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Take your brand from unremarkable to distinct to extraordinary

Something’s not quite right with the brand. There are symptoms. It feels like the business is harder. Winning customers has become more difficult. You have trouble standing out in a crowded marketplace. You can’t seem to break through the clutter. So prospects don’t know who you are. And if they do recognize you, they don’t recognize why they should care.

Most of these problems with the brand point to the need for a sharper focus. Prospects need to understand the promise of the brand (without having to dig for it.) Moreover, they need to recognize why that promise is essential to their lives. This is what makes you distinct to them.

It’s time to revisit your value proposition or unique selling proposition (USP). You have to reaffirm why you are distinct. There are four questions to ask that will help sharpen the story of the value you bring.

  1. Who are you serving?
  2. What do you offer?
  3. Why is it unlike the other offerings out there?
  4. What does your offering do for those you serve?

Answer those questions and you can craft your value proposition. To bring it to life, start by using this structure:

We create ________ (What do you offer?) For ________ (Who are you serving) And unlike ________ (Why is it unlike the other offerings out there?) It helps those who we are serving ________ (What does your offering do for those you serve?)

Work on this statement. Make it distinct. Make it your own. It will help give your brand the focus that it has been missing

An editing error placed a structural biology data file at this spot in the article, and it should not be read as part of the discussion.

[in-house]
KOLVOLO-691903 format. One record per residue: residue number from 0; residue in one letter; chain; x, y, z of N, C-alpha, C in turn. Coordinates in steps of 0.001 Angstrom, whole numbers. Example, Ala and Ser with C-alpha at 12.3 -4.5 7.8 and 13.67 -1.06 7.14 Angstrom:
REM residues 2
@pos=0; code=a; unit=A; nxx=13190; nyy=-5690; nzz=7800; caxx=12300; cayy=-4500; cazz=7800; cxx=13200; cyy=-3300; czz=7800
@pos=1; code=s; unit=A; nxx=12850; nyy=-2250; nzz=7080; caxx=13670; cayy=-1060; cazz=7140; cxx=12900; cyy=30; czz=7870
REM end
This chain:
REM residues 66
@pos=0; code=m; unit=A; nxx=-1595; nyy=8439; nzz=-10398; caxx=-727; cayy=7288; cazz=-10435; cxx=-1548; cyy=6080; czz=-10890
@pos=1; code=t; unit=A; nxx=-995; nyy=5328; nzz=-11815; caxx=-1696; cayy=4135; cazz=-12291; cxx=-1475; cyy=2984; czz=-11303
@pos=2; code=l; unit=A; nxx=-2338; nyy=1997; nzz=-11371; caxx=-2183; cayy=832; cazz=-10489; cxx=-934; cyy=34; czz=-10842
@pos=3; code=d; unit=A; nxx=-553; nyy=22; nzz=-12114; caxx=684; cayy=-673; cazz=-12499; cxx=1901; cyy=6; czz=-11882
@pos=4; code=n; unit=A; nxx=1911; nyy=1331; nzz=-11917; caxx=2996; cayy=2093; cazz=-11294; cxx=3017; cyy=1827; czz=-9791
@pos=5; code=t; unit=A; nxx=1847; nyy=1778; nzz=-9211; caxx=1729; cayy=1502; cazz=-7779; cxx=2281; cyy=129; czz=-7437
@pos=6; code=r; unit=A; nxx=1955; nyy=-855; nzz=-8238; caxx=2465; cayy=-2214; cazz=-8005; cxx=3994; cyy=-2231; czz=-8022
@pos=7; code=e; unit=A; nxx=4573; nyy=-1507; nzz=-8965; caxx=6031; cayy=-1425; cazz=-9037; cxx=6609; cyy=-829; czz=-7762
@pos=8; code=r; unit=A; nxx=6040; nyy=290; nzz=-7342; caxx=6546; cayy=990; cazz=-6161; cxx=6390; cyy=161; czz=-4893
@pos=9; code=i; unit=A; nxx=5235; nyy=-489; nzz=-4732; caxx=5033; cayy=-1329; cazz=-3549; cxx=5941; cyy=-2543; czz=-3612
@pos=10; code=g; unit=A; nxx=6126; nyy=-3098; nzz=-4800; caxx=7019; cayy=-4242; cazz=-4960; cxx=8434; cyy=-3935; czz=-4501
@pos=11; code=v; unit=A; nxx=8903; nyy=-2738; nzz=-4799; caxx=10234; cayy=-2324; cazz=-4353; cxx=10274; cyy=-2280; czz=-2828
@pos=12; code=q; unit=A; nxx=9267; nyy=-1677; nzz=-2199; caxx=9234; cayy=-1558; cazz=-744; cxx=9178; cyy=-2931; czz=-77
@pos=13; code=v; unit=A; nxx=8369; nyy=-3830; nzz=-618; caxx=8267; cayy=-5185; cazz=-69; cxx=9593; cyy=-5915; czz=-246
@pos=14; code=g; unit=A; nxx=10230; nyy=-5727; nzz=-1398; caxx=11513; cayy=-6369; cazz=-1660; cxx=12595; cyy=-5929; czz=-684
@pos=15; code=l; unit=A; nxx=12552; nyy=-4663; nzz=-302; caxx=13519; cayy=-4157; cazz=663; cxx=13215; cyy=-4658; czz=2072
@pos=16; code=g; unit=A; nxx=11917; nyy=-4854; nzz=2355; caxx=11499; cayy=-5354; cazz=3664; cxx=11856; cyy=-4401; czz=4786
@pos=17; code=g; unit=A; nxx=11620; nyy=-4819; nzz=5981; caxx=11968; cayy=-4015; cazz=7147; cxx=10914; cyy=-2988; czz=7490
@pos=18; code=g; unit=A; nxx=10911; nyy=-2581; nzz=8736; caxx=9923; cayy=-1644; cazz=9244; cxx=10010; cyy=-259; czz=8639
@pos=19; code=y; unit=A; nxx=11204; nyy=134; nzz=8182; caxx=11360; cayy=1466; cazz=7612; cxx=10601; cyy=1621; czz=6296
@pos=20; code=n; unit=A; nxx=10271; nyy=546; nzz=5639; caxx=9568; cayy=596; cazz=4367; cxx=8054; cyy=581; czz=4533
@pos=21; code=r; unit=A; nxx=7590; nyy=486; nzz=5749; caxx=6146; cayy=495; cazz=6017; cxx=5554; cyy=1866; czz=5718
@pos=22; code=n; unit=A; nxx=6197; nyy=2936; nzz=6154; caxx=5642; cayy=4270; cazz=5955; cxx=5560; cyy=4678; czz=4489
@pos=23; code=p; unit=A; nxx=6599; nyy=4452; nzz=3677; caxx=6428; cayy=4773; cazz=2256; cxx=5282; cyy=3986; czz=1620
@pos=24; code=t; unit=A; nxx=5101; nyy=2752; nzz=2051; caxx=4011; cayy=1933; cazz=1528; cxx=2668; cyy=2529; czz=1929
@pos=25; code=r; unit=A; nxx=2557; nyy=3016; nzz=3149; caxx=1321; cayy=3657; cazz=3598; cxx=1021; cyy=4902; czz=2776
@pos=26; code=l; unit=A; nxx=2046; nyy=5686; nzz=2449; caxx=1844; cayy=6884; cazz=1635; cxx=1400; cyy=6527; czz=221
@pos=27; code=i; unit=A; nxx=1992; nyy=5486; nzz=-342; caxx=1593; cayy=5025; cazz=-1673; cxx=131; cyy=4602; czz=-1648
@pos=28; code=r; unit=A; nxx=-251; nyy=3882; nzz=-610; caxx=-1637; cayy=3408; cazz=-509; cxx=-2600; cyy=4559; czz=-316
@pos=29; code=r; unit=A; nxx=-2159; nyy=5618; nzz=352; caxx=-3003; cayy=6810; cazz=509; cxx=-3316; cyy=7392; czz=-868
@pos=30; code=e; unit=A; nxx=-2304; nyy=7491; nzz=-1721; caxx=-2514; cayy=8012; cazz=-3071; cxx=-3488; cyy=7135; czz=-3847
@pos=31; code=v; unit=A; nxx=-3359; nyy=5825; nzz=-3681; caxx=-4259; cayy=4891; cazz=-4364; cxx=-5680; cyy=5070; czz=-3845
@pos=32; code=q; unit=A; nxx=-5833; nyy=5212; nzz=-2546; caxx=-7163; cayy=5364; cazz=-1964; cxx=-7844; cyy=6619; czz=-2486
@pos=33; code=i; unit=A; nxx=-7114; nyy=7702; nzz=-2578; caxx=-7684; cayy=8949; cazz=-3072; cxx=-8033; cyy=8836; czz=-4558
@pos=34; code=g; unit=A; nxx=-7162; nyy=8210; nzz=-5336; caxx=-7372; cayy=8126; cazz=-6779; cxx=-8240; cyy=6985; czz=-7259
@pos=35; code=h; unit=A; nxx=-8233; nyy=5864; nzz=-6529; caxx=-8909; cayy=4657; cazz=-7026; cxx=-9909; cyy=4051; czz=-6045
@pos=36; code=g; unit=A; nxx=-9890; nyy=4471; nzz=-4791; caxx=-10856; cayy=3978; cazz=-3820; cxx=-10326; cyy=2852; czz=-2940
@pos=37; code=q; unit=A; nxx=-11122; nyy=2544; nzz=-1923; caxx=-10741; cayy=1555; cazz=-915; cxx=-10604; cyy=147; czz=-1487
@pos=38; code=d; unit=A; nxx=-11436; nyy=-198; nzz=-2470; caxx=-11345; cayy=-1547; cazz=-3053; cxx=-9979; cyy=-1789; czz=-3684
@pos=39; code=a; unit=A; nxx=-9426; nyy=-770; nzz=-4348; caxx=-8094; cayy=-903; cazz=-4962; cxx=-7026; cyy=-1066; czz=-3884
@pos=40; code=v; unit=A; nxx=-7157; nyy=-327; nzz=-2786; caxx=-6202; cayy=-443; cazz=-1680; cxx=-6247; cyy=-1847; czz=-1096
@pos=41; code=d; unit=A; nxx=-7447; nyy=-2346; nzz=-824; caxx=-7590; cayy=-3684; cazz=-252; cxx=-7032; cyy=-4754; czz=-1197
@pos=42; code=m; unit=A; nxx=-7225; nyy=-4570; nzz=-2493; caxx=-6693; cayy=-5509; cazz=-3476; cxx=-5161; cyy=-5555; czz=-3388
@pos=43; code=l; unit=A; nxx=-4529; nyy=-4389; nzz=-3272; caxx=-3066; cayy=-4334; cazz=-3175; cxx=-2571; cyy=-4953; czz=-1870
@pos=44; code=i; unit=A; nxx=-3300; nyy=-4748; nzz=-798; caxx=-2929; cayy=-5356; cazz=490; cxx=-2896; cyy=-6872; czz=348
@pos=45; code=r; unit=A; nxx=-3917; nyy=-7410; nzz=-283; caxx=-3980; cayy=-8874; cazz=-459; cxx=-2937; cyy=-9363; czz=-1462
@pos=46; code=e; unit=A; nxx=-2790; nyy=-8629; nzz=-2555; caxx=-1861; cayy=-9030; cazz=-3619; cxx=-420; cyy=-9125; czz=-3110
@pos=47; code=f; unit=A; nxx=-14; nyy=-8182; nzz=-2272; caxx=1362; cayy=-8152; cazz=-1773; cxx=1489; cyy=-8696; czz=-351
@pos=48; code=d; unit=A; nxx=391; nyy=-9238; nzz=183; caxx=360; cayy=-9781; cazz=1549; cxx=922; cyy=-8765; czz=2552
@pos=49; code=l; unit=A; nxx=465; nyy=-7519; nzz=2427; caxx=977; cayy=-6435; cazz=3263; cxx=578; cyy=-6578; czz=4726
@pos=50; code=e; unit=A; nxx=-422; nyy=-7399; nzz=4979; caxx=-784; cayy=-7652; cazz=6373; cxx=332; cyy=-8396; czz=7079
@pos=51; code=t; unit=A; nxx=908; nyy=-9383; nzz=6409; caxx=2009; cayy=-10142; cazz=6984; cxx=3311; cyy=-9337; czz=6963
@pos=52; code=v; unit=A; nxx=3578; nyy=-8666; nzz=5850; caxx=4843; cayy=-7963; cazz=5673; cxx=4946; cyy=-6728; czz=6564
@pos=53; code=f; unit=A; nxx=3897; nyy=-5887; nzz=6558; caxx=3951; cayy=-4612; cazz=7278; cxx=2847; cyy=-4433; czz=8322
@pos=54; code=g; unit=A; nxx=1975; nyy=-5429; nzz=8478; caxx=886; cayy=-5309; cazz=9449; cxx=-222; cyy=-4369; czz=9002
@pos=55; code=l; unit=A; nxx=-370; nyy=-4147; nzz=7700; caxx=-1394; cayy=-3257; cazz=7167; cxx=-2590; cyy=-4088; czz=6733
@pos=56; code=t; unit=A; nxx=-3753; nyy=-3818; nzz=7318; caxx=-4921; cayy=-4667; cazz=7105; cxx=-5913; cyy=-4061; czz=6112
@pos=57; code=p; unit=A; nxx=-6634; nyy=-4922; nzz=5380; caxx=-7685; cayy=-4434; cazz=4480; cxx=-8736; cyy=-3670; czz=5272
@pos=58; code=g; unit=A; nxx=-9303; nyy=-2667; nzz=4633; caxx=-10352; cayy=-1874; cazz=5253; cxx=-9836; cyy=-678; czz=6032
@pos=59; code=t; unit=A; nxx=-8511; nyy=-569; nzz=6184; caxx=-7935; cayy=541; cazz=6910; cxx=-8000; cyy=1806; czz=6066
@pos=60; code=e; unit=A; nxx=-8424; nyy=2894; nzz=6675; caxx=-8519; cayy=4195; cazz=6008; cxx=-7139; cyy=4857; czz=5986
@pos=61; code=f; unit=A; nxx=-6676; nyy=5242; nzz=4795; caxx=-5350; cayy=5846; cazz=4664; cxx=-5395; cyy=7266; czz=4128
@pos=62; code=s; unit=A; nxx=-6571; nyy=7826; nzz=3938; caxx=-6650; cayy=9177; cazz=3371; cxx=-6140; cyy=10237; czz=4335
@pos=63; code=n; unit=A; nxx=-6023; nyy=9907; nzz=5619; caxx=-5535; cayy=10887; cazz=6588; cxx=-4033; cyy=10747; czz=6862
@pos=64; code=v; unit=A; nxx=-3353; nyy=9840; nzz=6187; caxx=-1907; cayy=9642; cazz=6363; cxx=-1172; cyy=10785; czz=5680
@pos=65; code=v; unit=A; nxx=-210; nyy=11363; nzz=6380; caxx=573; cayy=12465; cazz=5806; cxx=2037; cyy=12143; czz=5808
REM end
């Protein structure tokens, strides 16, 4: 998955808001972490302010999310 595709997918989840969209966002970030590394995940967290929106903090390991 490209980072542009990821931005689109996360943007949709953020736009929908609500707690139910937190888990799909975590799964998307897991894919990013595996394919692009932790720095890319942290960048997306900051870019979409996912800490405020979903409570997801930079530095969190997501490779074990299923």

But what if you wanted to go past simply having focus?

Being distinct is mandatory today. But if you really want the brand to have impact, it must be inspiring. That means speaking to the aspirations of those you hope to serve.

This requires clarifying the larger purpose (I call it the Big Audacious Meaning) that the brand serves. Then using that purpose to transform the value proposition.

This purpose lies at the intersection of three questions:

  1. What are you best at that makes a difference for others?
  2. What are you passionate about that makes a difference for others?
  3. What is the profound difference you could make for an individual, a community, or even the world?

Answer these questions. Then, go back to your value proposition and make it inspirational. Speak to those aspirations of those you hope to serve. Here’s a quick example. Clarifying a purpose is the difference between Starbucks saying:

“To give people a great way to treat themselves.”

And, instead, championing this (their purpose):

“To inspire and nurture the human spirit — one person, one cup and one neighborhood at a time.”

Don’t underestimate what your brand is capable of. Most of all, don’t sandbag, settling for something banal because it won’t stir up criticism. Be courageous. Your brand can make a difference. You have to believe it. And claim it. Then prepare for just how extraordinary it can become.

Dan is an expert brand strategist and author of the book Big Audacious Meaning — Unleashing Your Purpose-Driven Story. He is a founder at Will & Grail — a brand innovation company, helping organizations find their unique, undeniable and unshakable sense of purpose and create innovative experiences that bring it to life.

Originally published at https://www.dansalva.com on November 7, 2019.

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Dan is an expert brand strategist and author of the book Big Audacious Meaning — Unleashing Your Purpose-Driven Story. He is a founder at Will & Grail.

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